Like drafting an NFL player with a criminal record, scraping the sides of the barrel might save money if you’re working with a low- to mid-size budget, but the discount mentality comes with direct long-term costs. The teen market is notoriously difficult sell when it comes to marketing directly to them. Outside of the Harry Potter, Hunger Games and Twilight franchises, only two YA adaptations have ever made over $100 million dollars: Lemony Snicket’s A Series of Unfortunate Events and The Princess Diaries, with only the latter earning a (forgotten) sequel. If teens sense something is amiss with their favorite book, the evidence shows they’re more likely to stay at home and re-read it.
If there’s a warning flare in the sky for the young adult adaptation, let it be The Giver, whose trailer debuted last week. Its source material, penned by Lois Lowry, is beloved amongst high school English classes everywhere. After debuting in 1993, the short novel quickly became a favorite among Millennials as they entered adulthood, selling more than 5.3 million copies. That’s a huge potential audience, so long as the studio gets it right. But the response to the teaser has been overwhelmingly negative, as filmmakers decided to age the lead character by a solid decade and shoot in color. (Lowry’s story takes place in black and white.) The Giver doesn’t appear to be an adaptation of the novel at all, but just another knockoff of the same failed movie Hollywood keeps trying to make. It looks a lot like The Host.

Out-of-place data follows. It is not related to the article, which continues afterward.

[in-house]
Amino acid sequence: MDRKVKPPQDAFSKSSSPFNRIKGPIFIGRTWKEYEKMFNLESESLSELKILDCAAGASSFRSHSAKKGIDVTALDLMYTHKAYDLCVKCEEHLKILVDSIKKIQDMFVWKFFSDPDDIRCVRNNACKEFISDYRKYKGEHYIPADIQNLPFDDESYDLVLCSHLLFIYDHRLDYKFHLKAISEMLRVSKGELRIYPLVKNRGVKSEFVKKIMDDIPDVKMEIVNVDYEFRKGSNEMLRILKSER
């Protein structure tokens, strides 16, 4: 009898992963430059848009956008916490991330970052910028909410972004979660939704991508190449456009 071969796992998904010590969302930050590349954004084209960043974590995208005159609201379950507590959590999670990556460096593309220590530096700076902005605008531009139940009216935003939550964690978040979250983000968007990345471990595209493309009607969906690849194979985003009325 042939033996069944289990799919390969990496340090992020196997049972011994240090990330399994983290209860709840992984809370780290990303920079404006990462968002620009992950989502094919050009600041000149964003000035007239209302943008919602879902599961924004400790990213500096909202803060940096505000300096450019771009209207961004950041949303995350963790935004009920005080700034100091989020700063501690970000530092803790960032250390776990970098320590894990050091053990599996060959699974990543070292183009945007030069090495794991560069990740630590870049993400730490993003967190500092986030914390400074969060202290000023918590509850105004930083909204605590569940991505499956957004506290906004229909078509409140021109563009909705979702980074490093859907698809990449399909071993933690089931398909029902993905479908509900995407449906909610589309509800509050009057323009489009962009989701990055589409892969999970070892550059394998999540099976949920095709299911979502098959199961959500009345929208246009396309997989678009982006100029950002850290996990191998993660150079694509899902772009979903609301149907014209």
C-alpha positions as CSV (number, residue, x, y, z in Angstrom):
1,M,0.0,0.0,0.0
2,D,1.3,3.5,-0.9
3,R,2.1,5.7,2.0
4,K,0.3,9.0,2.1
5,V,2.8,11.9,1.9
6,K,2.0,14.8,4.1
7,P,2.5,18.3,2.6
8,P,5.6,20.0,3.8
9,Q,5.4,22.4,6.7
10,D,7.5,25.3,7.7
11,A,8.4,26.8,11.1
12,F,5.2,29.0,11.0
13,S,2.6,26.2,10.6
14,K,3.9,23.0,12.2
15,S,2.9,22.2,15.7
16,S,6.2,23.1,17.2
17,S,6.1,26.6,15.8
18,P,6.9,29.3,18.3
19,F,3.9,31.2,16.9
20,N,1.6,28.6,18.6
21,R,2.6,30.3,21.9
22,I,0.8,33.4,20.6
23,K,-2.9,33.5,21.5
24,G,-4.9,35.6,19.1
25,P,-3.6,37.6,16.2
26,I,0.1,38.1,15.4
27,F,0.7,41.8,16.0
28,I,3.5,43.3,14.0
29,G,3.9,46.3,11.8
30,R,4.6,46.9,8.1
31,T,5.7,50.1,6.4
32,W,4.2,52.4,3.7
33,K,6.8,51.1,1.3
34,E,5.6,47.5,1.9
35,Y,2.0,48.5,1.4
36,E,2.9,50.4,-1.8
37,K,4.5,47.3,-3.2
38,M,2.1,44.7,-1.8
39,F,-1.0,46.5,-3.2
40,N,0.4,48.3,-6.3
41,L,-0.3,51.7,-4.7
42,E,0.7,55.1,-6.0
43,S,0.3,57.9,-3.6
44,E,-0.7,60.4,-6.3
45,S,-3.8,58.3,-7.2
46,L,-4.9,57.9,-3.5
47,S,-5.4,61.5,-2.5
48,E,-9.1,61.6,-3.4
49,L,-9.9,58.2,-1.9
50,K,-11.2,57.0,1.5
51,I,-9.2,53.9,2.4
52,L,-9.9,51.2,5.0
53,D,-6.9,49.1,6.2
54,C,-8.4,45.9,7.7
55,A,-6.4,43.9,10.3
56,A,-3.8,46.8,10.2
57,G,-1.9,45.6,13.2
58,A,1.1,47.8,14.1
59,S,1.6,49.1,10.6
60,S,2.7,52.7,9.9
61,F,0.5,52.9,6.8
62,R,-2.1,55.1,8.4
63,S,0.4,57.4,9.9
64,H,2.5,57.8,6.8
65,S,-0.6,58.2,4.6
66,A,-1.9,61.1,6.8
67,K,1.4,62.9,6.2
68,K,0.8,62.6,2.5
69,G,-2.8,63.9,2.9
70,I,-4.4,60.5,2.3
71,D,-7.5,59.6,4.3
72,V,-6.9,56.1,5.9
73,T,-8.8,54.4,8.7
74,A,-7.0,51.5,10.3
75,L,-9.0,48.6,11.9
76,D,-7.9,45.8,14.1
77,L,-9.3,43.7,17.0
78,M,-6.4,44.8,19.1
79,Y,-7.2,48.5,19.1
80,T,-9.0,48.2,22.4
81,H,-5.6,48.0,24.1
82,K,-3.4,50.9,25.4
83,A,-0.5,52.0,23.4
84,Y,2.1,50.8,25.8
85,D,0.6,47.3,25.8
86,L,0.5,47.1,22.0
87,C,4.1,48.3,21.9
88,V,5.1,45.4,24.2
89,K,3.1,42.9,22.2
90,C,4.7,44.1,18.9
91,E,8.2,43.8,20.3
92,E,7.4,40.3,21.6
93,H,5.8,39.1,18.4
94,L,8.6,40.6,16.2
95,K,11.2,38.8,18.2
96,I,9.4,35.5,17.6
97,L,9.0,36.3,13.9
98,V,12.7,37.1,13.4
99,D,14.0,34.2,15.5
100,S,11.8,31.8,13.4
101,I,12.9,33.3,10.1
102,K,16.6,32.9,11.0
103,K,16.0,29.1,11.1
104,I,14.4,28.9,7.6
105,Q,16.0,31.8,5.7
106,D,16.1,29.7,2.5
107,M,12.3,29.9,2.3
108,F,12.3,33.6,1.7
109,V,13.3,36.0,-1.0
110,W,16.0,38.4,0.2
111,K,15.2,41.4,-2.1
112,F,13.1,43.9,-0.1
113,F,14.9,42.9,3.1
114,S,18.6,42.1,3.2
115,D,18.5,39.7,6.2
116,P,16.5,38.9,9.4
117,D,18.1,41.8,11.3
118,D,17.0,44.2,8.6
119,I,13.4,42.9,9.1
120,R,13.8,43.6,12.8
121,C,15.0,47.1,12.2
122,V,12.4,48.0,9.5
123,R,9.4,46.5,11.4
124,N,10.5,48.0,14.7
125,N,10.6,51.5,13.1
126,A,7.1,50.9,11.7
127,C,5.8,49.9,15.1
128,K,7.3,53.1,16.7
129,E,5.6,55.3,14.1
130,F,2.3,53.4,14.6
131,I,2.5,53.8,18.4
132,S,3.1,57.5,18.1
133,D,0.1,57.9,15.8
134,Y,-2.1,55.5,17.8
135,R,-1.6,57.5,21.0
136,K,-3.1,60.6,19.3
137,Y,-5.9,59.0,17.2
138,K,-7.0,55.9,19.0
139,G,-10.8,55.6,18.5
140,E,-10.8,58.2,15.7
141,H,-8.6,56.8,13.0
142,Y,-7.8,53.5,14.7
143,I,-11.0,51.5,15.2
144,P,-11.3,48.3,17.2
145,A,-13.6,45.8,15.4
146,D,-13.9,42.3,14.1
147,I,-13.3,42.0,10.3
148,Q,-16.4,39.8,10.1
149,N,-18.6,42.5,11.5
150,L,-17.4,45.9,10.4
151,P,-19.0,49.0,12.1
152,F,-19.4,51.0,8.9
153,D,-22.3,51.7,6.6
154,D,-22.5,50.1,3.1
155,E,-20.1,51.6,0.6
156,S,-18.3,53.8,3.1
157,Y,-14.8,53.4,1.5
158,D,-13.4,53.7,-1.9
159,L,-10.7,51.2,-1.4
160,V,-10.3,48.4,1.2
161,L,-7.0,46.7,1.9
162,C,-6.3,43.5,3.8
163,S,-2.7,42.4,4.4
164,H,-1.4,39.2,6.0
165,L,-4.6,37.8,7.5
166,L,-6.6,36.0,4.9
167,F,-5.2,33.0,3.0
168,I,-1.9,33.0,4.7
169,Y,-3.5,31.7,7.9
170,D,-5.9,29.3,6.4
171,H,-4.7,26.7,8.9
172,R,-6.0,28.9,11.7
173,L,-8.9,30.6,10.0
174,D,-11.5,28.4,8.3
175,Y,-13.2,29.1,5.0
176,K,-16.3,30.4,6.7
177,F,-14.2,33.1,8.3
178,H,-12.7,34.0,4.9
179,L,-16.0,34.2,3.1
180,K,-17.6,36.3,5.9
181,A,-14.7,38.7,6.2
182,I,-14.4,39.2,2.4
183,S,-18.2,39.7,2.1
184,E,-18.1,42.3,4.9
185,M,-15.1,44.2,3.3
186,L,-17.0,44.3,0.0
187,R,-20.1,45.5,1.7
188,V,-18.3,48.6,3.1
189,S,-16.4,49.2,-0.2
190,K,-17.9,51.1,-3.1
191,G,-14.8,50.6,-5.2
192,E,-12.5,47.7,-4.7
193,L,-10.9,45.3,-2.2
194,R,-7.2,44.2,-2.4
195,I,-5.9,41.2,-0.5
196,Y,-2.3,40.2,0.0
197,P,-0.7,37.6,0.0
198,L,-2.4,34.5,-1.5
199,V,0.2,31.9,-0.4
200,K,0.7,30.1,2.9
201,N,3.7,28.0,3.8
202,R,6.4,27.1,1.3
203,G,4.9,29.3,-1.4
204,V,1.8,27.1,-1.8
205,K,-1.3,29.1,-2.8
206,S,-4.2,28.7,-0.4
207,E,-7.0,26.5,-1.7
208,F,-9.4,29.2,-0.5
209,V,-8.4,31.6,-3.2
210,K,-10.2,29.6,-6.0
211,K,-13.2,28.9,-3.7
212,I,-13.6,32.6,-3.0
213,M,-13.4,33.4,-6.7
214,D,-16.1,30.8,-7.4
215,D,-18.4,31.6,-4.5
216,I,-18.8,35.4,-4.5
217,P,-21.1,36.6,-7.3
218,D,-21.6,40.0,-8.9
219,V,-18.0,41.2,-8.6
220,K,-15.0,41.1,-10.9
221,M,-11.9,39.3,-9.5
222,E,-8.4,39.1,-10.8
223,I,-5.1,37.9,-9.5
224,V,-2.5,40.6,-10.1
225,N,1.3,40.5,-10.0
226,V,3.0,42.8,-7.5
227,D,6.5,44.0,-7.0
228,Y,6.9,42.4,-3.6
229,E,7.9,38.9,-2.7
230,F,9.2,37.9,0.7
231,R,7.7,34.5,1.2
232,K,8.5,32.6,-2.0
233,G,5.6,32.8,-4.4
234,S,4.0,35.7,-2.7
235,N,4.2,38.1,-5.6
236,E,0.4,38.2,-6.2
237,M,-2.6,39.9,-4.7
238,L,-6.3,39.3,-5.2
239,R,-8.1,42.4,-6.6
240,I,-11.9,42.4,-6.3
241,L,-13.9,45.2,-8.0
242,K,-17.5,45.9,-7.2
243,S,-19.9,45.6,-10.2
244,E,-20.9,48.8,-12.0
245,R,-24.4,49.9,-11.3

Hollywood can keep churning out all the Divergents they want, shaking down the young adult market for every discount dollar they can, and they desperately need this franchise to take off. After a year of flops, the YA film industry needs a success. But to do so, they need to figure out how to make a good movie first.